Best Defense

Thomas E. Ricks' daily take on national security.

Sunni fighters returning to insurgency

It isn’t surprising, but it is sad to see. I think it probably was inevitable, given the sectarian Shiite ascendancy and the ultimate victory of Iran in the war, as shown in this Guardian article. (I don’t always believe British newspapers, which tend to report rumint, but the Guardian article is supported by the fact ...

Mahmud Saleh/AFP/Getty Images
Mahmud Saleh/AFP/Getty Images
Mahmud Saleh/AFP/Getty Images

It isn't surprising, but it is sad to see. I think it probably was inevitable, given the sectarian Shiite ascendancy and the ultimate victory of Iran in the war, as shown in this Guardian article. (I don't always believe British newspapers, which tend to report rumint, but the Guardian article is supported by the fact that old Maliki is visiting Tehran today. He supposedly also is going to Qom, temporary home of one Moqtada al-Sadr.)

More evidence, I would say, that the surge worked tactically (that is, improved security and so enabled Uncle Sam to edge toward the exits) but failed strategically (that is, didn't lead to a breakthrough in Iraqi politics).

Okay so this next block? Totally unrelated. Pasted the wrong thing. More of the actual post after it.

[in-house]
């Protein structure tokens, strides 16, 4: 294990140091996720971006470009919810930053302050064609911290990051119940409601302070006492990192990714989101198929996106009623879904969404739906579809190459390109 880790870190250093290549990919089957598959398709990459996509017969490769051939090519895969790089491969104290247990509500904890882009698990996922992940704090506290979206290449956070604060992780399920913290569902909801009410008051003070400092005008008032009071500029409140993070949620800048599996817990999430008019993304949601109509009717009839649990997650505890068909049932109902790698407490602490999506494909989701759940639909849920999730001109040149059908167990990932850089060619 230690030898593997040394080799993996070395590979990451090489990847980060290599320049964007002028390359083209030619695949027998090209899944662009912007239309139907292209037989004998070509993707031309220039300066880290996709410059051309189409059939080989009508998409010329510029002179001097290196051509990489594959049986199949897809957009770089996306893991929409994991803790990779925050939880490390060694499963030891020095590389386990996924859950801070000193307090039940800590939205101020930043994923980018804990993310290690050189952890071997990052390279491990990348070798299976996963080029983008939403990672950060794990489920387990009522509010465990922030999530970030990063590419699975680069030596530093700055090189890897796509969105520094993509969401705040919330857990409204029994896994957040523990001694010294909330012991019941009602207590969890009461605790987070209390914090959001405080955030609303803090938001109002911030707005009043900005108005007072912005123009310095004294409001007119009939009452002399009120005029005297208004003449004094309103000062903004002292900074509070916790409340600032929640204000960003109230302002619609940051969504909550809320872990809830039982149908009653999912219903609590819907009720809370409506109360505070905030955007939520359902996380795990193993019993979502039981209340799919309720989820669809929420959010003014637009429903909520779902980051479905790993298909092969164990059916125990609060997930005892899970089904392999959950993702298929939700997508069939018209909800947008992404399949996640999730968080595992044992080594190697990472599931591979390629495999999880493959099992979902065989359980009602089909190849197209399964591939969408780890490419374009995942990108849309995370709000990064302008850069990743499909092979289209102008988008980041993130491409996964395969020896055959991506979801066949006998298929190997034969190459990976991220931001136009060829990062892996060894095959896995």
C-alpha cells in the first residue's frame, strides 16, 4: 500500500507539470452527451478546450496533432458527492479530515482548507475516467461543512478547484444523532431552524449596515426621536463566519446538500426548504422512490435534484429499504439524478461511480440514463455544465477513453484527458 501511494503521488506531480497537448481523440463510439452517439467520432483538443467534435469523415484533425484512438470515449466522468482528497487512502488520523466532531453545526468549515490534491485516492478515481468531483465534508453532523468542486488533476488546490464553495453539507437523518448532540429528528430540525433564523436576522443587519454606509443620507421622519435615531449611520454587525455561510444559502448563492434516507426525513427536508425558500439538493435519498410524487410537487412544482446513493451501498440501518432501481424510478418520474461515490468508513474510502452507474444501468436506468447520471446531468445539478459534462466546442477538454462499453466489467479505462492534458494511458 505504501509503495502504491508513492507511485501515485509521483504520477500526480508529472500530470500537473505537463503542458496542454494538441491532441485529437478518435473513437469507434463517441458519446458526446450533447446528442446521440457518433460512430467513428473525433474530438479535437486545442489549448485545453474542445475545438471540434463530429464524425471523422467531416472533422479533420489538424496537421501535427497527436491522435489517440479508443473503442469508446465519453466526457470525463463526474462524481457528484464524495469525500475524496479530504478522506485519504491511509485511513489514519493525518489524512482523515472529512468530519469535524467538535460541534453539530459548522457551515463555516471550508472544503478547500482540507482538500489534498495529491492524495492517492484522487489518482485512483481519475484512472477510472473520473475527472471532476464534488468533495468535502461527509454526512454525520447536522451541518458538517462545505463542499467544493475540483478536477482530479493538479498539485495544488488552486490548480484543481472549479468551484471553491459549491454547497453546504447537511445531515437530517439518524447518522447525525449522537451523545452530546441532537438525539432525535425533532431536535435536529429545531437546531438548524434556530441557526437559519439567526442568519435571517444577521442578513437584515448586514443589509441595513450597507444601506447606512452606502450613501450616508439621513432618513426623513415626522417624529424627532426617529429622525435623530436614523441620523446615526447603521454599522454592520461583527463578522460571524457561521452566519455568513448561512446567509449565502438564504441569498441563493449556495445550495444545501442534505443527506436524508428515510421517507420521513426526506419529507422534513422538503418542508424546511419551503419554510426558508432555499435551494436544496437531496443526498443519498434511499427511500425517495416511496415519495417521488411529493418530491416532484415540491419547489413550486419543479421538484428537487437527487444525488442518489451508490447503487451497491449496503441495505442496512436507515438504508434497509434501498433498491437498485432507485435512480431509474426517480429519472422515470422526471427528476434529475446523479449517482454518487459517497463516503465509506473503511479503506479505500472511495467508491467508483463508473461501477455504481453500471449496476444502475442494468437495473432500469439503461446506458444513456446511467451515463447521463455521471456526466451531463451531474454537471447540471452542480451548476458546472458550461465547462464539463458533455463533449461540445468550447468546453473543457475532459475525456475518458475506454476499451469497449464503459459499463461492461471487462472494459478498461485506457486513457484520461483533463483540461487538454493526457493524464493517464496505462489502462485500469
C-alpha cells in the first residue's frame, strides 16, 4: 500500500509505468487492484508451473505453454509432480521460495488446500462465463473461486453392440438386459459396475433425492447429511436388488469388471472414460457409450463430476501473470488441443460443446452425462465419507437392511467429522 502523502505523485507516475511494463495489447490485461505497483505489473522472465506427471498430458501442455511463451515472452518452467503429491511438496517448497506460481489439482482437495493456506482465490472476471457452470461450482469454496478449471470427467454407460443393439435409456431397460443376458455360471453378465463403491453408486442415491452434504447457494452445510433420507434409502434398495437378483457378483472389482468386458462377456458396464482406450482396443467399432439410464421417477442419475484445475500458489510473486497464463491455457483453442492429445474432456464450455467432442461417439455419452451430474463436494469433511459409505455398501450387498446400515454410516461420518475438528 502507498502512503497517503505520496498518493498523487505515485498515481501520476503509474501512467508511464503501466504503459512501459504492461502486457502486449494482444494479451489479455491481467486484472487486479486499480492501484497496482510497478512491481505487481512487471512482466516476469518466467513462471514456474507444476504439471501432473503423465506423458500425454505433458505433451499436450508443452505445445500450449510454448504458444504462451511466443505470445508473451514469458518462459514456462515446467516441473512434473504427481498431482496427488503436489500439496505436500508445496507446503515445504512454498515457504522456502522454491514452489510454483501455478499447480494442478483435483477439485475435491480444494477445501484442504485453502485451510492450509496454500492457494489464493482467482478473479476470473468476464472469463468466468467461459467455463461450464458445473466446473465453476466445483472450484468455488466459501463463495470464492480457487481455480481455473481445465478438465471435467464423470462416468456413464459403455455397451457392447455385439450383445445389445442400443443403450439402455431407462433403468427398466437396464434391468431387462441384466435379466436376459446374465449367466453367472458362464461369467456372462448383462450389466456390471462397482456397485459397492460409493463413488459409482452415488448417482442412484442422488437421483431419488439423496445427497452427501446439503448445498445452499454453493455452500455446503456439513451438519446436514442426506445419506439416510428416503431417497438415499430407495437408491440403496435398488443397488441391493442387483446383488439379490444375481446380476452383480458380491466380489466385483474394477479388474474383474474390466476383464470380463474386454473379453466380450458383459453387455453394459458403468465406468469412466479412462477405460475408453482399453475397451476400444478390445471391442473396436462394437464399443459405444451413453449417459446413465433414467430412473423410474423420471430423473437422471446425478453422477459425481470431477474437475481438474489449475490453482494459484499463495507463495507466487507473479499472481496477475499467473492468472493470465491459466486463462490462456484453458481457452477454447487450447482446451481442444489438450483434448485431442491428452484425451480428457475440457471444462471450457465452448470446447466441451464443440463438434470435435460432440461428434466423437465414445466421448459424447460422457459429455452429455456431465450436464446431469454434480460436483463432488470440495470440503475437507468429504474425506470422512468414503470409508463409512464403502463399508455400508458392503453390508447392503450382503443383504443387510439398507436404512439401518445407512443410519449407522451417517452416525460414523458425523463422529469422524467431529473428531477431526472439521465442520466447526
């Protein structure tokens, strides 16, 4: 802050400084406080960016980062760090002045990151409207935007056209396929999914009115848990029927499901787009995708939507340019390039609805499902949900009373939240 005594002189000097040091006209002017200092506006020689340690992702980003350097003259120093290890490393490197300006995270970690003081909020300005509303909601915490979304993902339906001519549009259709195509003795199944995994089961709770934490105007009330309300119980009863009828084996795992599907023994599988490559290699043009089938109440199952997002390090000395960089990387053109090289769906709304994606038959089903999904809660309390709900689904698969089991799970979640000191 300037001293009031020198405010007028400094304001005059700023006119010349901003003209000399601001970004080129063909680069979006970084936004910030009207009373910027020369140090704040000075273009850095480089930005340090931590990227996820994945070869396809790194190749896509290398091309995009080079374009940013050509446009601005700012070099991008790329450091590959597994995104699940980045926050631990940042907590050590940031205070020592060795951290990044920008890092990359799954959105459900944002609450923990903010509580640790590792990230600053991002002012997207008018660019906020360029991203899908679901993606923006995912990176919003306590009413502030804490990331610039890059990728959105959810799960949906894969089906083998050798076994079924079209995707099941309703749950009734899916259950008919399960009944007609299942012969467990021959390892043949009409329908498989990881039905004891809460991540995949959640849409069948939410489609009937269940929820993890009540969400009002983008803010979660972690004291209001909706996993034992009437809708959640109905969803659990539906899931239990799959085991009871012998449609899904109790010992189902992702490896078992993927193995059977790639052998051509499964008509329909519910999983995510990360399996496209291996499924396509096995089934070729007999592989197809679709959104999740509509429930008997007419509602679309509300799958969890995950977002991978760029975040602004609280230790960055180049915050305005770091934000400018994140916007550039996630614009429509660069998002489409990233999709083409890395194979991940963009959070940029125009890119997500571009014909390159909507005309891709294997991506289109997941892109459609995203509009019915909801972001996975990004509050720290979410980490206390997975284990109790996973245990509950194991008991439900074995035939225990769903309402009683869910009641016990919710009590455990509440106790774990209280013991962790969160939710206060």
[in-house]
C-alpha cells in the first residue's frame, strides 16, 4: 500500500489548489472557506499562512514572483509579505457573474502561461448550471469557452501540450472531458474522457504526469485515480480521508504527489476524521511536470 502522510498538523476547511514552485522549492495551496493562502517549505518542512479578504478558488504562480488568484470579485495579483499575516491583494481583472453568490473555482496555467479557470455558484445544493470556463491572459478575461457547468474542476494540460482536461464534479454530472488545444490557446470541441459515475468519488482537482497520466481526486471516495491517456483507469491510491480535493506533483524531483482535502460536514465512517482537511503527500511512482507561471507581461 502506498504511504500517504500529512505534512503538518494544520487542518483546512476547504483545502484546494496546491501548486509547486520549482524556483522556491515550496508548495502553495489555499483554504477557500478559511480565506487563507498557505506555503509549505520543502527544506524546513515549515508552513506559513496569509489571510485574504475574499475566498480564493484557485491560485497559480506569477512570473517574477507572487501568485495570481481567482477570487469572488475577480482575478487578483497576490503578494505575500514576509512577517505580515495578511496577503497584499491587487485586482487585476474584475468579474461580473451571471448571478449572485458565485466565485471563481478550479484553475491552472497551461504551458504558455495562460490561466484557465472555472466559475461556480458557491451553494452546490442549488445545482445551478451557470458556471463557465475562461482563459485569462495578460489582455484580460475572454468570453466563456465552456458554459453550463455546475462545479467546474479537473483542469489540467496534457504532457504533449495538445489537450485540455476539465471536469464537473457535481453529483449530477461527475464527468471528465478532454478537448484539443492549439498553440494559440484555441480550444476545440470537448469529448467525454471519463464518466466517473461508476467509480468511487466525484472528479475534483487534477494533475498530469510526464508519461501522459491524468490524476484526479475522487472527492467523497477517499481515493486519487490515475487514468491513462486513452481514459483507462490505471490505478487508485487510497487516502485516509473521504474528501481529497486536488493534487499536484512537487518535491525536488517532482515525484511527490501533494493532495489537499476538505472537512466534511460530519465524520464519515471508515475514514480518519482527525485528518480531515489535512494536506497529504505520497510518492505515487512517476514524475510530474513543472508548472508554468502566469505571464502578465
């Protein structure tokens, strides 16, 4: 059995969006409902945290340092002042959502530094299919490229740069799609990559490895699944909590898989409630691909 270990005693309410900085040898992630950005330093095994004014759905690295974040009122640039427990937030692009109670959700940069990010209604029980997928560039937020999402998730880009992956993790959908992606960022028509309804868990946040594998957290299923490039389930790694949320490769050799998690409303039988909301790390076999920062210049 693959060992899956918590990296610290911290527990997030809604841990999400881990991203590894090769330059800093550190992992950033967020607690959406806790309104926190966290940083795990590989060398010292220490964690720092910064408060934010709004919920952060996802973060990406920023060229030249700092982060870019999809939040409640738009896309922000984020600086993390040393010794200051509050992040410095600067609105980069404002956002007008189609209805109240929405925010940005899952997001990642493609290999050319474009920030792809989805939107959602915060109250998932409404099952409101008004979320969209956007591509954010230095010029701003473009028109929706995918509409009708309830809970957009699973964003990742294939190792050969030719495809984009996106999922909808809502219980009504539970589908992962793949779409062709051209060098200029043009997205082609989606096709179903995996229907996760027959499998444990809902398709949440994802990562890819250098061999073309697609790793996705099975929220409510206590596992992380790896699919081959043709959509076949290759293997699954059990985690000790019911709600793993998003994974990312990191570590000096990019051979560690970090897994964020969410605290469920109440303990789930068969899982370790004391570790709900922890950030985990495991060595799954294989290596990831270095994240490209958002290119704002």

I think the big question is how far the Sunni Awakening reversal will go. Is this the beginning of the next phase of the war? I dunno. And how much will U.S. troops be involved? Again, an open question. I am hearing through the grapevine that things are getting friskier.

It isn’t surprising, but it is sad to see. I think it probably was inevitable, given the sectarian Shiite ascendancy and the ultimate victory of Iran in the war, as shown in this Guardian article. (I don’t always believe British newspapers, which tend to report rumint, but the Guardian article is supported by the fact that old Maliki is visiting Tehran today. He supposedly also is going to Qom, temporary home of one Moqtada al-Sadr.)

More evidence, I would say, that the surge worked tactically (that is, improved security and so enabled Uncle Sam to edge toward the exits) but failed strategically (that is, didn’t lead to a breakthrough in Iraqi politics).

I think the big question is how far the Sunni Awakening reversal will go. Is this the beginning of the next phase of the war? I dunno. And how much will U.S. troops be involved? Again, an open question. I am hearing through the grapevine that things are getting friskier.

(HTs to RS)

Thomas E. Ricks covered the U.S. military from 1991 to 2008 for the Wall Street Journal and then the Washington Post. He can be reached at ricksblogcomment@gmail.com. Twitter: @tomricks1
Tag: Iraq

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